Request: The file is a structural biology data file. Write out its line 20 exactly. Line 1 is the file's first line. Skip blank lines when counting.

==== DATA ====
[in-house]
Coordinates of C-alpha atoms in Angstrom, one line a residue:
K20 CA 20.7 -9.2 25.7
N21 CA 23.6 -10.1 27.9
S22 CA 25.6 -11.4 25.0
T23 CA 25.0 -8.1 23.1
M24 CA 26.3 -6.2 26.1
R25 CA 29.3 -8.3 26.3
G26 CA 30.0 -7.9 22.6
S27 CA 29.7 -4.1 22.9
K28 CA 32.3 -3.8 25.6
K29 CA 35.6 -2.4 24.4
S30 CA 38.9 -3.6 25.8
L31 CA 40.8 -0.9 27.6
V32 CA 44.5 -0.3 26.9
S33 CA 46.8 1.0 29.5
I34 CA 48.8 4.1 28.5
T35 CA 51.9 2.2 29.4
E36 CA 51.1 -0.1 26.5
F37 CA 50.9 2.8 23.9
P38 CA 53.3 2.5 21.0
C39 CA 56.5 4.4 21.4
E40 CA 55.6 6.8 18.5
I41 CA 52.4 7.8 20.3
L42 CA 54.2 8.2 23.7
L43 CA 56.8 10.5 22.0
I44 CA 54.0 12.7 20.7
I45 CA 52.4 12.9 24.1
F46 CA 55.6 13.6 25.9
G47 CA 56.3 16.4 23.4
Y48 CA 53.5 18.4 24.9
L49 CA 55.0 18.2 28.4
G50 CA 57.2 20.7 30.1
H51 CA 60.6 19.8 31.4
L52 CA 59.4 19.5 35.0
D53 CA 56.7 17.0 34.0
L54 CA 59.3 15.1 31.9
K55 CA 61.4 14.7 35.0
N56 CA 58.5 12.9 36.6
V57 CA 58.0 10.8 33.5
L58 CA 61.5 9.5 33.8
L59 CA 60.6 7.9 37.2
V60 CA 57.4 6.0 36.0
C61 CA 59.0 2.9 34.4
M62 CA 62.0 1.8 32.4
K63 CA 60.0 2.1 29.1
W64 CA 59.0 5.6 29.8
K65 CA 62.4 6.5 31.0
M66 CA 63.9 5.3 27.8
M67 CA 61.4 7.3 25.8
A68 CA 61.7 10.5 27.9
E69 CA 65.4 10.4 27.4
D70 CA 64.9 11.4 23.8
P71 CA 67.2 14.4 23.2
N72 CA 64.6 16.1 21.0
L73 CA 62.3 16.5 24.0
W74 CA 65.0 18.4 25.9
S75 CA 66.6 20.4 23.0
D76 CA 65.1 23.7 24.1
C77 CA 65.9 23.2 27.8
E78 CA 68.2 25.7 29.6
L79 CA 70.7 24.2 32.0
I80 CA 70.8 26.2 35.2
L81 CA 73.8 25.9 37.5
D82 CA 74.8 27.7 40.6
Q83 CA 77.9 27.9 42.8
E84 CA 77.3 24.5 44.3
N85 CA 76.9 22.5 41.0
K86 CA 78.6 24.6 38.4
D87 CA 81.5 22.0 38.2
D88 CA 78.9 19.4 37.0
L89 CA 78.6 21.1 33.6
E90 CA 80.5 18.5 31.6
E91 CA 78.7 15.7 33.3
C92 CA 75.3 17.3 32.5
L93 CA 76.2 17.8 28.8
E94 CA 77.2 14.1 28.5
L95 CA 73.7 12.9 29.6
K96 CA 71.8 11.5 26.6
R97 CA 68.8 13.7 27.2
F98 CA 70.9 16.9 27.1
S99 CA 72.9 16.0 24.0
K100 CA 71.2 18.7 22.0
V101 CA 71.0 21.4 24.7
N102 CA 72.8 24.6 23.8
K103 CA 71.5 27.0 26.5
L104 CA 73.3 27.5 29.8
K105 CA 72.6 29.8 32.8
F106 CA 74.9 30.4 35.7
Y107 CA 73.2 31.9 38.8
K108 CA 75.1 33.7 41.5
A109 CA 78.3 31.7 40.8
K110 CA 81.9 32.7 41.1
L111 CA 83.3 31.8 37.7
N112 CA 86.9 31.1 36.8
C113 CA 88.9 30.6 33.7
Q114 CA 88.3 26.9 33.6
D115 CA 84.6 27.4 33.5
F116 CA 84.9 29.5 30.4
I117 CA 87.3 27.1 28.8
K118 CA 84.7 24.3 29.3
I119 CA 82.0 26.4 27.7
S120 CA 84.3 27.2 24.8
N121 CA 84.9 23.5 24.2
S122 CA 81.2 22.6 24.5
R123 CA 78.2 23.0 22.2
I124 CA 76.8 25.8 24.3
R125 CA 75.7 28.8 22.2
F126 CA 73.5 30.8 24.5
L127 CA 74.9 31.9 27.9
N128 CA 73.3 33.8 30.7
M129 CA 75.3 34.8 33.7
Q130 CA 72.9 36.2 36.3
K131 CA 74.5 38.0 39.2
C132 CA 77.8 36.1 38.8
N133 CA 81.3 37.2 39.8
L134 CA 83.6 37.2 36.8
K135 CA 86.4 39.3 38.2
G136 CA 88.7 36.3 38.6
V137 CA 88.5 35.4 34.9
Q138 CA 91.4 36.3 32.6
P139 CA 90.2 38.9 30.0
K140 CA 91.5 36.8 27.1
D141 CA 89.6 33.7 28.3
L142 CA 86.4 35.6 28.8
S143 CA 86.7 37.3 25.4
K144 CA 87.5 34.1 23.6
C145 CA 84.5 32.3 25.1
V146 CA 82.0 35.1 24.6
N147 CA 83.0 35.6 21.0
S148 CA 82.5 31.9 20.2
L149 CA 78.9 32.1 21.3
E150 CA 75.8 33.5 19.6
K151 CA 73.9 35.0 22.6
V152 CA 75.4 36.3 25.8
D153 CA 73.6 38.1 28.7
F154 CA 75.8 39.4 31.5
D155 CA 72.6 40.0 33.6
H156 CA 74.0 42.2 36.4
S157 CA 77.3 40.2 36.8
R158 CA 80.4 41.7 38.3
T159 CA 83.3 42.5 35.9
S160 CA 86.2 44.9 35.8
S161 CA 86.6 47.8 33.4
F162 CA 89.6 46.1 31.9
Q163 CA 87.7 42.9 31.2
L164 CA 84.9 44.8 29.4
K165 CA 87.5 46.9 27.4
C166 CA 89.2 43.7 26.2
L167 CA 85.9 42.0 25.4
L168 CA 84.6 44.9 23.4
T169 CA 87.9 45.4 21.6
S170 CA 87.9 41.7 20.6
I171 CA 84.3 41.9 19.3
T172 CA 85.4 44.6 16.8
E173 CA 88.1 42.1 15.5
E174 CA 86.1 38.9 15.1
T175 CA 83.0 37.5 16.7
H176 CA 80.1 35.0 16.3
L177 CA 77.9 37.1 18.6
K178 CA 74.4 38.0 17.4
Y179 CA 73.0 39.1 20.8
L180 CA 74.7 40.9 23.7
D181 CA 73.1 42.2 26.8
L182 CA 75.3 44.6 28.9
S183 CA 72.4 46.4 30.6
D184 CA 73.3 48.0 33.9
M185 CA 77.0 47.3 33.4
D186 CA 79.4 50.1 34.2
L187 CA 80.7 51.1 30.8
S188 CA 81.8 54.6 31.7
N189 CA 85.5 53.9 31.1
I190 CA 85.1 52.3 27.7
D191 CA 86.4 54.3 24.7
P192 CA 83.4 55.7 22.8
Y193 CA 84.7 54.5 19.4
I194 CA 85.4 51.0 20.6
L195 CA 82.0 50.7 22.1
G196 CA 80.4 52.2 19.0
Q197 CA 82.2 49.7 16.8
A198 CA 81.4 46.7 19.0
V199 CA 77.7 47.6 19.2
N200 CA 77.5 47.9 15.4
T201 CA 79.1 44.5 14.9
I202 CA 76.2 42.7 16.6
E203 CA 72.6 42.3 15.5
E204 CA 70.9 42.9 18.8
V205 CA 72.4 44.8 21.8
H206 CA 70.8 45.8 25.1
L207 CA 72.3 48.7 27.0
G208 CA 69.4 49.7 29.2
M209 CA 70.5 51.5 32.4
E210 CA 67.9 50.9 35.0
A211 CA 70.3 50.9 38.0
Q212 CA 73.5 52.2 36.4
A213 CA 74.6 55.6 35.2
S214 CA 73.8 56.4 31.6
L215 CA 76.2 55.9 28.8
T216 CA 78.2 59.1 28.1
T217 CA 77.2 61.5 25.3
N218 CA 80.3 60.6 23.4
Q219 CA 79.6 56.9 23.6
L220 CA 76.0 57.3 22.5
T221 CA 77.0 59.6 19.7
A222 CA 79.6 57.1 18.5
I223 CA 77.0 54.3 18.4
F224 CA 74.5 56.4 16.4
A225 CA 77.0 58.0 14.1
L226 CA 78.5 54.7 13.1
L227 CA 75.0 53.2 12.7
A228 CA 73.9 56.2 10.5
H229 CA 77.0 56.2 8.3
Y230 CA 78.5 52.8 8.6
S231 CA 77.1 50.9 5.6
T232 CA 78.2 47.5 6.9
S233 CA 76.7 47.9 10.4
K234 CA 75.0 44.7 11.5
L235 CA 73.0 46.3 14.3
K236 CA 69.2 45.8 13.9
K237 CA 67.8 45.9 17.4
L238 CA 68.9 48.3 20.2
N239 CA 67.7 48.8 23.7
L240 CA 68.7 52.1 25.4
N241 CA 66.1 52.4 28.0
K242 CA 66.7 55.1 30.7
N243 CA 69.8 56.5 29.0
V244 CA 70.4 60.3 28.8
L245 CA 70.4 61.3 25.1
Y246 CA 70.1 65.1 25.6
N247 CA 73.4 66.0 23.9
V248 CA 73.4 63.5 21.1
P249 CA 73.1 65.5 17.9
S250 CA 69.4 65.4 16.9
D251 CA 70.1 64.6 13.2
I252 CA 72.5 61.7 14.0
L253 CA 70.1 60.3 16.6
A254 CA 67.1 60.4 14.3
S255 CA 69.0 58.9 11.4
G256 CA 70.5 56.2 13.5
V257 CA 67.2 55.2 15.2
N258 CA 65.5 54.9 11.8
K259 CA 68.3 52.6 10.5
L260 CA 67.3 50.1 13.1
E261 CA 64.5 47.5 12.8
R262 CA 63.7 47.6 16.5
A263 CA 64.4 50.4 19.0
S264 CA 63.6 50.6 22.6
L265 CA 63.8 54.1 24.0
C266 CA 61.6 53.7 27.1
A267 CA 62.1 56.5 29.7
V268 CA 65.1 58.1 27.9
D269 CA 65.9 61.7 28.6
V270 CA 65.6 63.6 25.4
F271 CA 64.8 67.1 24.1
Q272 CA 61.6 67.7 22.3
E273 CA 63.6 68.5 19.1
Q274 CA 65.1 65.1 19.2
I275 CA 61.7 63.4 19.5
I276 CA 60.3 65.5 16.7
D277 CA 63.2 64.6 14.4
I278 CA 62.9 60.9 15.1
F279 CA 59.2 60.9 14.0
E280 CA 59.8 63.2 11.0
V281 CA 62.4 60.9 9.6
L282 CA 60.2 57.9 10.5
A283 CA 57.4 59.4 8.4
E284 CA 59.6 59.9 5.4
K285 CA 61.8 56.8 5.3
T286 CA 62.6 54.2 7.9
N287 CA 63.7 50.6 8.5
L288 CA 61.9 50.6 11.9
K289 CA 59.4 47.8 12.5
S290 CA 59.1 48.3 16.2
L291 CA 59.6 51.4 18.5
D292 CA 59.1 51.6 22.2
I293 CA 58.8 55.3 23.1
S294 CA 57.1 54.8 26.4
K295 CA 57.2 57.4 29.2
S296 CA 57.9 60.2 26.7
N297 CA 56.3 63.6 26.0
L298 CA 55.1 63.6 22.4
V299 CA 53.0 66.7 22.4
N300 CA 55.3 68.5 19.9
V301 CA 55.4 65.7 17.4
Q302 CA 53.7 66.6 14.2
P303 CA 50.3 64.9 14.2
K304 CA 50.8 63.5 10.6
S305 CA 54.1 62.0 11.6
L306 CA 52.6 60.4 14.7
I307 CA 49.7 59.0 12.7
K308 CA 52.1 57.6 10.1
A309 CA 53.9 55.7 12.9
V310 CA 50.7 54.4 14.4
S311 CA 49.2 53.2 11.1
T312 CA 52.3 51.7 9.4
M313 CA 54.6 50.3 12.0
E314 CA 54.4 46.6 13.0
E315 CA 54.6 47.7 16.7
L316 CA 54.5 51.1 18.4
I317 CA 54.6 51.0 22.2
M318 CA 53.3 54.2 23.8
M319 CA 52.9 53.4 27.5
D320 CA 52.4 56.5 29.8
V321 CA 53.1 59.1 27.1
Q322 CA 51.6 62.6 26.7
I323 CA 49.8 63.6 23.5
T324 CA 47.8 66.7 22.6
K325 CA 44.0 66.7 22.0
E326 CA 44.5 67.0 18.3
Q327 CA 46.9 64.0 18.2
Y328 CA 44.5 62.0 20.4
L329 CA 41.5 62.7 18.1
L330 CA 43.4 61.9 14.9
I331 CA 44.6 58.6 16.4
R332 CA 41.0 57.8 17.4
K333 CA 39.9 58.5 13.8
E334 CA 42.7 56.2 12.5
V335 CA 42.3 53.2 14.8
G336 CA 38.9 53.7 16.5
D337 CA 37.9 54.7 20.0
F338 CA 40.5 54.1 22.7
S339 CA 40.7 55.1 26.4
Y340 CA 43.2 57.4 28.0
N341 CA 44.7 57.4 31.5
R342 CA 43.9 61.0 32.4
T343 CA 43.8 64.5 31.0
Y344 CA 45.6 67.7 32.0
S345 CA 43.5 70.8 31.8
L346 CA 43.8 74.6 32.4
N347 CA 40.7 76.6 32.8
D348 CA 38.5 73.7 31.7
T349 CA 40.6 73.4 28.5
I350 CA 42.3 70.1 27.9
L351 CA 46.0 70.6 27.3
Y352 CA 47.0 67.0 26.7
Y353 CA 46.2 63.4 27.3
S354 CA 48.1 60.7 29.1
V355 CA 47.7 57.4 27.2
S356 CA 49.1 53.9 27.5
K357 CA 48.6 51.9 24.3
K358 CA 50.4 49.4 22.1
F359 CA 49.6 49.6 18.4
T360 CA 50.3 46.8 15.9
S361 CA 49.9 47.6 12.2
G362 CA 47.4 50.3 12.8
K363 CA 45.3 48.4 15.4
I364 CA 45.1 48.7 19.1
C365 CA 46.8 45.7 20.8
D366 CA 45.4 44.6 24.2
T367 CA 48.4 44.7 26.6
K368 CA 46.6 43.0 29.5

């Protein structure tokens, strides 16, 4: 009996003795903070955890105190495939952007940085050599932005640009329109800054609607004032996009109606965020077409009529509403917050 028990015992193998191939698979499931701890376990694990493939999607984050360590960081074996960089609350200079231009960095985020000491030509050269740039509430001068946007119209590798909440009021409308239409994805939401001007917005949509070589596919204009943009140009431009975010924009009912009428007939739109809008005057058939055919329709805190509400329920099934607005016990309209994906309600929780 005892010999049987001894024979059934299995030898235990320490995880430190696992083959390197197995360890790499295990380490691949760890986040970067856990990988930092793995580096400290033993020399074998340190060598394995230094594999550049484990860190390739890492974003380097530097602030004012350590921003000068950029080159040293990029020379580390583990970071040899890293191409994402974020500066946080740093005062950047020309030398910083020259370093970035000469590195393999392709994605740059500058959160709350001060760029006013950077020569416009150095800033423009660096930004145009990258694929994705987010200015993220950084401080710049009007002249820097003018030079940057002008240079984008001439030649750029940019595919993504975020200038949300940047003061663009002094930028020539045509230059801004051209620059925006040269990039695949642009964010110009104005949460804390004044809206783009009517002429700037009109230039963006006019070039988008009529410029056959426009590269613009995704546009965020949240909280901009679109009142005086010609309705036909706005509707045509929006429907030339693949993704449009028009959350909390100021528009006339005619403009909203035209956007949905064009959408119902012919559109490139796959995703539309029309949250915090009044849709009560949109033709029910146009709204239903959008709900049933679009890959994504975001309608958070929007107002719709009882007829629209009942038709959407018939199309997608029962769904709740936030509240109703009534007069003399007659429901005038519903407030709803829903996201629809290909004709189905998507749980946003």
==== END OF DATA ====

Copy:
F37 CA 50.9 2.8 23.9